OiL PRICES: Bleak economic news sends crude down to $91.90

Oil futures dropped sharply today as a dismal retail sales report confirmed a growing view among investors that the economy is slowing and that demand for energy is likely to fall.

Investors who have already been selling heavily on concerns about a weak economy dumped contracts again after the Commerce Department said retail sales fell by 0.4 percent in December. Not only was the drop much worse than the 0.1 percent analysts expected, it also was evidence that not even the holiday shopping season could encourage wary consumers to spend freely.

Light, sweet crude for February delivery fell $2.30 to settle at $91.90 a barrel on the New York Mercantile Exchange.

President Bush contributed to the concerns by warning that soaring oil prices could cause an economic slowdown in the United States.

"High energy prices can damage consuming economies," Bush said in Riyadh, Saudi Arabia, before meeting with that country's King Abdullah.

Bush made his comments as part of a plea to OPEC to boost production to bring oil prices down. The market shrugged off Saudi Oil Minister Ali Naimi's response that supplies are adequate.

"The overall tone of the market here is just reflecting a lot of the demand uncertainty out there," said Tim Evans, an analyst at Citigroup Inc.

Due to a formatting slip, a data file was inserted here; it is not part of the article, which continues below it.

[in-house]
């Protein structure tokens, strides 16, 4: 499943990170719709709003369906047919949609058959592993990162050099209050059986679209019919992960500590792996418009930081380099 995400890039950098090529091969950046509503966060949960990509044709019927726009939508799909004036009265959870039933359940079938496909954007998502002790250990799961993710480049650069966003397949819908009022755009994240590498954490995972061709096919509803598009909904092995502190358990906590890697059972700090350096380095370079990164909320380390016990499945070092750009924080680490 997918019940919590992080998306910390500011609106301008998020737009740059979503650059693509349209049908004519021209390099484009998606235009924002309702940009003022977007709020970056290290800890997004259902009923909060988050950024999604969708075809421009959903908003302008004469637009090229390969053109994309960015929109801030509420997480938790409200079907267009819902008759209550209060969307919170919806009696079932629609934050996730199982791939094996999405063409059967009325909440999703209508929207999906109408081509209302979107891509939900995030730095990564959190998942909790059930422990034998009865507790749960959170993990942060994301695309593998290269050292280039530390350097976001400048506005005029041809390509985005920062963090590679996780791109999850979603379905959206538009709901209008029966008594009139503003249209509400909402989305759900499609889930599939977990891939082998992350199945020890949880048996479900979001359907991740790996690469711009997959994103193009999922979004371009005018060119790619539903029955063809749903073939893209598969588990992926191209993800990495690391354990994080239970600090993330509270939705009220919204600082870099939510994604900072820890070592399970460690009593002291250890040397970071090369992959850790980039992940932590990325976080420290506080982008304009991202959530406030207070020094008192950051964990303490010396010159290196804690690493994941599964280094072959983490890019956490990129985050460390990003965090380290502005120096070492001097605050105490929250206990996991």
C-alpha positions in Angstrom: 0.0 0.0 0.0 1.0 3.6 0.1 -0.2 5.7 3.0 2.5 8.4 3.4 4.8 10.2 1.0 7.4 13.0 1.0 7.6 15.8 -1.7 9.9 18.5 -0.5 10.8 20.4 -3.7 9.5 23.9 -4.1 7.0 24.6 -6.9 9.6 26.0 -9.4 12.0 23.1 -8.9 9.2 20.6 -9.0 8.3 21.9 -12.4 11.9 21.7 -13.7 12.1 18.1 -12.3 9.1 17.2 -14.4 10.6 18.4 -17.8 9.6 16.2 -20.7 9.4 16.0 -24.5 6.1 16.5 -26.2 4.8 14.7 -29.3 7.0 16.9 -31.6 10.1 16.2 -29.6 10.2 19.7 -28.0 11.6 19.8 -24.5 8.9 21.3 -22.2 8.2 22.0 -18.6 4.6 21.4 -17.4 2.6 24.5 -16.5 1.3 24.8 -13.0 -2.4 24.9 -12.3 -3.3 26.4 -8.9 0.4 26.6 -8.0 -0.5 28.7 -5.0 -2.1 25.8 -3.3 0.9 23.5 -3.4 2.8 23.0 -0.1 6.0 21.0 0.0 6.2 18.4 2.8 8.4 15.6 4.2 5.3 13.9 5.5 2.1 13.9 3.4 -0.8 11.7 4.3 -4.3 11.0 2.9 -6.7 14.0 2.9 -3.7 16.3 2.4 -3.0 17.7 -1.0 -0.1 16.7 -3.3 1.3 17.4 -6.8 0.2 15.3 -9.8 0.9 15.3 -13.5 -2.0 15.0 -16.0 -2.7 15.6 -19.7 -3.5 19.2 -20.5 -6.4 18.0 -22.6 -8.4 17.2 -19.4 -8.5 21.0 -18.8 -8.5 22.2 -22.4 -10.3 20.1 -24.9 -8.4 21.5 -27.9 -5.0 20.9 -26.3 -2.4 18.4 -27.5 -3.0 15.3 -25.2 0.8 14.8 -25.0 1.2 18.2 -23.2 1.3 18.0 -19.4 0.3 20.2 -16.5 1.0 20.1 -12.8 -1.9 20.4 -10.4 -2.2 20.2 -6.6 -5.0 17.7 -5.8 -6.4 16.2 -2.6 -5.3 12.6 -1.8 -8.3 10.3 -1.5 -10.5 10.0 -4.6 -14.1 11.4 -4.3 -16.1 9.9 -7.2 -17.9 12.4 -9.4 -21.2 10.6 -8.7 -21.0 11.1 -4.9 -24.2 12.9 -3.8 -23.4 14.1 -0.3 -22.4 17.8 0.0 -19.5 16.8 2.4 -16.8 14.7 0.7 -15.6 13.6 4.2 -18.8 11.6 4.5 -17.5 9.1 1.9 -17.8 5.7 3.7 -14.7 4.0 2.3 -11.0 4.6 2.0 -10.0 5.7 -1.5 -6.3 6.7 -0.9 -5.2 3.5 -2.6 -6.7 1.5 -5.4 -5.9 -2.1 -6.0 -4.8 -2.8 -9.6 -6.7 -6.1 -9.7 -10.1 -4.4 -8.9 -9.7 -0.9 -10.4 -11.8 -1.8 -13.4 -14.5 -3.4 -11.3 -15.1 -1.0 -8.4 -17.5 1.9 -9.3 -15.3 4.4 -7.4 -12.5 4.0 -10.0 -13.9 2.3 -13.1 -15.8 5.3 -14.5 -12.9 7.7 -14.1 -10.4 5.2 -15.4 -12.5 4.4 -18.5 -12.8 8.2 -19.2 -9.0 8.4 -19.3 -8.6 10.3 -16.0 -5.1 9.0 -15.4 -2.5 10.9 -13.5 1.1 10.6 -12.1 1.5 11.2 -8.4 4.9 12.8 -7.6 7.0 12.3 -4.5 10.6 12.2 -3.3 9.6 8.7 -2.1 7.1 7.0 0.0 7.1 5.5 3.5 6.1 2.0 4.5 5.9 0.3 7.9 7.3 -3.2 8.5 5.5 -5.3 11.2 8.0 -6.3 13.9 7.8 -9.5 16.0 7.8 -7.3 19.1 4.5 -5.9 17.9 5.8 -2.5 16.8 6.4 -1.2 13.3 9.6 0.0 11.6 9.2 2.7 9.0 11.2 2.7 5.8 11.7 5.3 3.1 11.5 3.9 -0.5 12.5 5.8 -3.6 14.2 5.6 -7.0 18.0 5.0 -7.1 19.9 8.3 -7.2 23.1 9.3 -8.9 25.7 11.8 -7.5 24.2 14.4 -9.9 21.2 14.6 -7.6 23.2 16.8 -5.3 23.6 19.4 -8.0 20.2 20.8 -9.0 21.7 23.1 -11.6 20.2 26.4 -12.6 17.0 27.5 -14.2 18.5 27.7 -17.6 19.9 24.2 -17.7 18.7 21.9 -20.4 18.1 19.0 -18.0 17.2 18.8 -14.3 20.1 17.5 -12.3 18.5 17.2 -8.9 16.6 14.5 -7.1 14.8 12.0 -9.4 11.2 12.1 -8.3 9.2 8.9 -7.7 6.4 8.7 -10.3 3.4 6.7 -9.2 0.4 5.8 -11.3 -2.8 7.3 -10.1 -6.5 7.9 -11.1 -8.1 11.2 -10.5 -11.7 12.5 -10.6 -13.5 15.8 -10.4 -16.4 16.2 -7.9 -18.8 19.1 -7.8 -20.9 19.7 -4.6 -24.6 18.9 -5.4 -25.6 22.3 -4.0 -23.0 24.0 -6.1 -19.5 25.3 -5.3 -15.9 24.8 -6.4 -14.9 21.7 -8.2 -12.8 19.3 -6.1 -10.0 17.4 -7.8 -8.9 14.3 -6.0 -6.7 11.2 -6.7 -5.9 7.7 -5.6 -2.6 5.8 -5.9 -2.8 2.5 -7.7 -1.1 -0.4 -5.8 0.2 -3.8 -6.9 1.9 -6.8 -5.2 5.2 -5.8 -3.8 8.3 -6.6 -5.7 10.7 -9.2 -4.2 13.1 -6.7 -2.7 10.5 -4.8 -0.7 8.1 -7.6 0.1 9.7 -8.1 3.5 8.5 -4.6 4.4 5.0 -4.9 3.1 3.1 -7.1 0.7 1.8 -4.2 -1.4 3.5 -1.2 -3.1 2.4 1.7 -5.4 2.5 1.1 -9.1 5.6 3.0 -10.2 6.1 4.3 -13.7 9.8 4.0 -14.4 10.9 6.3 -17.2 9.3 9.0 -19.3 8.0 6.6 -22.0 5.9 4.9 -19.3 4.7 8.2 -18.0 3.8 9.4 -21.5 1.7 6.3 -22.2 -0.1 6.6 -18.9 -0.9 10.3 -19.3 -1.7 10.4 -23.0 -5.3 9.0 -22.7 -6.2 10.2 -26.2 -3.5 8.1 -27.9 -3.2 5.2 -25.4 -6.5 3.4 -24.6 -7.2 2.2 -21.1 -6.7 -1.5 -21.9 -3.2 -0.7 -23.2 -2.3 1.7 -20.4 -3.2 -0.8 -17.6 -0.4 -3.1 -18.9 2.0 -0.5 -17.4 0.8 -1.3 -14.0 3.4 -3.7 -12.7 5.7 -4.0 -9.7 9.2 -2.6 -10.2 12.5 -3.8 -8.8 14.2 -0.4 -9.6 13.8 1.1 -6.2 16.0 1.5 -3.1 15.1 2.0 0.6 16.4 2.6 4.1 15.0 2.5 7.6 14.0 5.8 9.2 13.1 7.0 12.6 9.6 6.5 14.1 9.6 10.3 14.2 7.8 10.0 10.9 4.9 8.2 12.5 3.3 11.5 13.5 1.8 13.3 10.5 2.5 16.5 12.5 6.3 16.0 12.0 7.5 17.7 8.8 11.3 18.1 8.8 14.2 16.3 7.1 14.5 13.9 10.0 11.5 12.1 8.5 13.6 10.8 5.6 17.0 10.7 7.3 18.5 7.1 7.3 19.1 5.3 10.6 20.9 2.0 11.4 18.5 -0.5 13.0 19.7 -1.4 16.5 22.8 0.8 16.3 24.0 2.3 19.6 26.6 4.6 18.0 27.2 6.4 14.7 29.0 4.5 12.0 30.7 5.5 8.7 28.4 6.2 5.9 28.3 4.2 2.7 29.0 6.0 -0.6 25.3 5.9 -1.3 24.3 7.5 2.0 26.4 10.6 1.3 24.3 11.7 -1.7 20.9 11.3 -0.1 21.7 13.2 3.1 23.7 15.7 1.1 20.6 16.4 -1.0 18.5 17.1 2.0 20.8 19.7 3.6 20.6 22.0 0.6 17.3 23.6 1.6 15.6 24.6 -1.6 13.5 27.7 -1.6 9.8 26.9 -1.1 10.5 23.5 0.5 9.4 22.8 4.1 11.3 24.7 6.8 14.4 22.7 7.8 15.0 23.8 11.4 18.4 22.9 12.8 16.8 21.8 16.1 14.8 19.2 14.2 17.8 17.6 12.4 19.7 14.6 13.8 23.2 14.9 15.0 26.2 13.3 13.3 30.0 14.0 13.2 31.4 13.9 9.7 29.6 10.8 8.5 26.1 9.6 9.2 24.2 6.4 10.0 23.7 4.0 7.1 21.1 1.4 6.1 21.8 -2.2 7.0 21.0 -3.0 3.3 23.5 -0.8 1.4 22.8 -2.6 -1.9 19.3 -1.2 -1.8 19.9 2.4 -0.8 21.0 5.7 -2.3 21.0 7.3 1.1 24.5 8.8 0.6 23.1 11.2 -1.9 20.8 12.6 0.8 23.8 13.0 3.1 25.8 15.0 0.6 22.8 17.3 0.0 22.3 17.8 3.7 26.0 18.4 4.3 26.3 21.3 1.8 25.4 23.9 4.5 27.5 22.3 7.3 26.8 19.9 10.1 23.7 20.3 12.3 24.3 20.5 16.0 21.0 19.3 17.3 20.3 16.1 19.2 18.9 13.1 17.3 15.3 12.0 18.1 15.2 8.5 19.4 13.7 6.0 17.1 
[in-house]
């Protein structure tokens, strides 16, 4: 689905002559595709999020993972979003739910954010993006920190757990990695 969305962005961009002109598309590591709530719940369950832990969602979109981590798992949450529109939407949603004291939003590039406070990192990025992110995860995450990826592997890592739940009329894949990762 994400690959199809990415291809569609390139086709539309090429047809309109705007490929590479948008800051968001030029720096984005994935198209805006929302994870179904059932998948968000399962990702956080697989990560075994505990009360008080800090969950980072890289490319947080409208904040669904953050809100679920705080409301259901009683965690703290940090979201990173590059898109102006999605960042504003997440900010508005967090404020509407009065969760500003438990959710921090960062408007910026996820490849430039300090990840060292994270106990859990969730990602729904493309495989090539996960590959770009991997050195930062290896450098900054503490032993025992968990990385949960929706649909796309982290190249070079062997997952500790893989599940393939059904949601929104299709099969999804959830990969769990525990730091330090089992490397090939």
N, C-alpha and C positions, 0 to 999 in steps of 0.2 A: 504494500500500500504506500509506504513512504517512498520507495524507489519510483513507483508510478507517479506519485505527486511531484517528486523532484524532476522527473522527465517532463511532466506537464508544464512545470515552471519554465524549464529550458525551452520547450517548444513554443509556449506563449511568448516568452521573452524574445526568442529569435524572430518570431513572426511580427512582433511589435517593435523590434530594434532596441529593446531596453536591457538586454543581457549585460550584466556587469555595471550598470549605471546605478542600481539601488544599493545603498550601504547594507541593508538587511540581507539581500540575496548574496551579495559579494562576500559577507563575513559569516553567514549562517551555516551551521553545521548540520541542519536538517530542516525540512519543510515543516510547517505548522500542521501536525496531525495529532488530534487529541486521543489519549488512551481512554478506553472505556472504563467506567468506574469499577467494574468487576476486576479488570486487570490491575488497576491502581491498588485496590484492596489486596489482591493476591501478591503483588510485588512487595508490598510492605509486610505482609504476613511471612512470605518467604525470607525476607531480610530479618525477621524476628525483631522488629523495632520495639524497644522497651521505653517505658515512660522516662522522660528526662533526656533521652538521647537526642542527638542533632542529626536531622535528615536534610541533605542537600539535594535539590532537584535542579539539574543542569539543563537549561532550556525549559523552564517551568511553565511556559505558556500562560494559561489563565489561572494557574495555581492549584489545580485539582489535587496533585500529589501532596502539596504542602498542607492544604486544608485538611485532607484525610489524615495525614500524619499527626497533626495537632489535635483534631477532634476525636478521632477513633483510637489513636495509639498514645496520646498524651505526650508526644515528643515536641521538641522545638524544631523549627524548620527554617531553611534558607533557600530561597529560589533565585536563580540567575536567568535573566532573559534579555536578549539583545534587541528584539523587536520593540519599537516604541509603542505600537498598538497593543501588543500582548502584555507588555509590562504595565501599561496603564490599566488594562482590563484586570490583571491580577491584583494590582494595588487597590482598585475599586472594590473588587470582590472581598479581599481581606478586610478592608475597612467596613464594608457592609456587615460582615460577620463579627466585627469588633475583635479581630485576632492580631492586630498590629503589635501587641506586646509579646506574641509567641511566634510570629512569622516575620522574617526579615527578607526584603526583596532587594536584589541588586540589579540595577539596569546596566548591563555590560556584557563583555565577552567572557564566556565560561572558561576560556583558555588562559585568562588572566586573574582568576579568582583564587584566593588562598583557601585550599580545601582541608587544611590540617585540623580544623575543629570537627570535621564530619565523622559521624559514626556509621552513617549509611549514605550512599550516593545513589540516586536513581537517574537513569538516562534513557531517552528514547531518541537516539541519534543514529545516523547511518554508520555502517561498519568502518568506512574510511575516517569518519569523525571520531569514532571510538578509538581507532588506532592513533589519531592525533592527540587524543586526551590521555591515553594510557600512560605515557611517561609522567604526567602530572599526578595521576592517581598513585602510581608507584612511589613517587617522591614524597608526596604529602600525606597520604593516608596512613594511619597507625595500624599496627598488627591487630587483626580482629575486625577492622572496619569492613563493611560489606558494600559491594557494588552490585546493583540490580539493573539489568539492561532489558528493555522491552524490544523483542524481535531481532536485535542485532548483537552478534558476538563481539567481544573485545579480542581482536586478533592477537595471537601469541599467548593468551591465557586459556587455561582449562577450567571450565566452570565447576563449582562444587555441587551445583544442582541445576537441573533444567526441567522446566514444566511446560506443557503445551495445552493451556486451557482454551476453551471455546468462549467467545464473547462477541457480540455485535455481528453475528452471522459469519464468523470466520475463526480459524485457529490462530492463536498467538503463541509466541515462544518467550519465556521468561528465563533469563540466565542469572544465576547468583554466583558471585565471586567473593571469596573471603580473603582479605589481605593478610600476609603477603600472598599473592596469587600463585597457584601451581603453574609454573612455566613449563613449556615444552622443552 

Expectations that the Energy Department's weekly inventory report will show supplies of crude oil and refined products rose last week also weighed on futures prices.

At the pump, meanwhile, gas prices fell 0.9 cent overnight to a national average of $3.061 a gallon, according to AAA and the Oil Price Information Service. Gas prices have fallen lately after following oil prices' rise to a record $100.09 a barrel two weeks ago. But retail gas prices remain nearly 83 cents higher than they were one year ago.

There have been several signs lately that high prices are crimping gasoline demand. In recent weeks, gasoline demand growth has slowed as low as 0.1 percent at times, well below the 1.5 percent growth most analysts consider healthy.

High prices may also be cutting demand for crude oil. On Wednesday, the International Energy Agency will release its monthly oil market report, and Evans expects the IEA, an advisory group to mostly Western industrialized nations, to cut oil demand growth predictions.

Other energy futures also fell today. February heating oil futures fell 4.2 cents to settle at $2.5472 a gallon while February gasoline futures dropped 6.36 cents to settle at $2.3092 a gallon. February natural gas futures fell 15.7 cents to settle at $8.196 per 1,000 cubic feet.

In London, Brent crude futures fell $1.94 to settle at $90.98 a barrel on the ICE Futures exchange.

Via: Associated Press

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